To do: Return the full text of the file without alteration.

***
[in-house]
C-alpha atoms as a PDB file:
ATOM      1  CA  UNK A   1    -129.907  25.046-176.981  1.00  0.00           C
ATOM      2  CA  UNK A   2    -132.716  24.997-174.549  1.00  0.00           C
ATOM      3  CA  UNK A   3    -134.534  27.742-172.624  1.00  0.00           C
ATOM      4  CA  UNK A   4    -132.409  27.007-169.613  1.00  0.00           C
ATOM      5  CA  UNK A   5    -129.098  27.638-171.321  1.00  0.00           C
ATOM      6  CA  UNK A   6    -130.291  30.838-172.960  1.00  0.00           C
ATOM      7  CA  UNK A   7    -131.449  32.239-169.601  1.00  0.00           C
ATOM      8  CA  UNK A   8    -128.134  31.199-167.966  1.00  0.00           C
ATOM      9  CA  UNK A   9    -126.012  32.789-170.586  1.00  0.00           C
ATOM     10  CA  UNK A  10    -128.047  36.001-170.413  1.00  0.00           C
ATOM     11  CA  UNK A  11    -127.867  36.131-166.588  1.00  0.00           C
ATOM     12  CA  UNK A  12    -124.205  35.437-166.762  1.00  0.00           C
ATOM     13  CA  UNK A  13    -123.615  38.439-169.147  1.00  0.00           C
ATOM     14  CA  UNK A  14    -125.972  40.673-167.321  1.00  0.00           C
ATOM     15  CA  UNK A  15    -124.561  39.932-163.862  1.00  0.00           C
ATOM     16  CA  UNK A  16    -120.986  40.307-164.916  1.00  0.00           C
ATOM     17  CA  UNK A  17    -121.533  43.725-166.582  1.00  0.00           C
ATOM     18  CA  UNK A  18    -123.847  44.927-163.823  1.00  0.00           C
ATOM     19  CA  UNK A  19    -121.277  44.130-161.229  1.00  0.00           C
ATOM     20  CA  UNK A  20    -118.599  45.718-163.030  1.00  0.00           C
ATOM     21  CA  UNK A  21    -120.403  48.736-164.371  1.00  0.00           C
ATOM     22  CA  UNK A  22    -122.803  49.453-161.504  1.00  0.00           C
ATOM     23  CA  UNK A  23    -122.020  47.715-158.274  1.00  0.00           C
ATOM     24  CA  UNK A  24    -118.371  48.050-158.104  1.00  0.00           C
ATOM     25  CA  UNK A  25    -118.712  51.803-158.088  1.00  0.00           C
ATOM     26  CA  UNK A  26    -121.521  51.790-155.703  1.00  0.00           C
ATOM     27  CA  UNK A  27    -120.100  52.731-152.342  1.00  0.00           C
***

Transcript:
[in-house]
C-alpha atoms as a PDB file:
ATOM      1  CA  UNK A   1    -129.907  25.046-176.981  1.00  0.00           C
ATOM      2  CA  UNK A   2    -132.716  24.997-174.549  1.00  0.00           C
ATOM      3  CA  UNK A   3    -134.534  27.742-172.624  1.00  0.00           C
ATOM      4  CA  UNK A   4    -132.409  27.007-169.613  1.00  0.00           C
ATOM      5  CA  UNK A   5    -129.098  27.638-171.321  1.00  0.00           C
ATOM      6  CA  UNK A   6    -130.291  30.838-172.960  1.00  0.00           C
ATOM      7  CA  UNK A   7    -131.449  32.239-169.601  1.00  0.00           C
ATOM      8  CA  UNK A   8    -128.134  31.199-167.966  1.00  0.00           C
ATOM      9  CA  UNK A   9    -126.012  32.789-170.586  1.00  0.00           C
ATOM     10  CA  UNK A  10    -128.047  36.001-170.413  1.00  0.00           C
ATOM     11  CA  UNK A  11    -127.867  36.131-166.588  1.00  0.00           C
ATOM     12  CA  UNK A  12    -124.205  35.437-166.762  1.00  0.00           C
ATOM     13  CA  UNK A  13    -123.615  38.439-169.147  1.00  0.00           C
ATOM     14  CA  UNK A  14    -125.972  40.673-167.321  1.00  0.00           C
ATOM     15  CA  UNK A  15    -124.561  39.932-163.862  1.00  0.00           C
ATOM     16  CA  UNK A  16    -120.986  40.307-164.916  1.00  0.00           C
ATOM     17  CA  UNK A  17    -121.533  43.725-166.582  1.00  0.00           C
ATOM     18  CA  UNK A  18    -123.847  44.927-163.823  1.00  0.00           C
ATOM     19  CA  UNK A  19    -121.277  44.130-161.229  1.00  0.00           C
ATOM     20  CA  UNK A  20    -118.599  45.718-163.030  1.00  0.00           C
ATOM     21  CA  UNK A  21    -120.403  48.736-164.371  1.00  0.00           C
ATOM     22  CA  UNK A  22    -122.803  49.453-161.504  1.00  0.00           C
ATOM     23  CA  UNK A  23    -122.020  47.715-158.274  1.00  0.00           C
ATOM     24  CA  UNK A  24    -118.371  48.050-158.104  1.00  0.00           C
ATOM     25  CA  UNK A  25    -118.712  51.803-158.088  1.00  0.00           C
ATOM     26  CA  UNK A  26    -121.521  51.790-155.703  1.00  0.00           C
ATOM     27  CA  UNK A  27    -120.100  52.731-152.342  1.00  0.00           C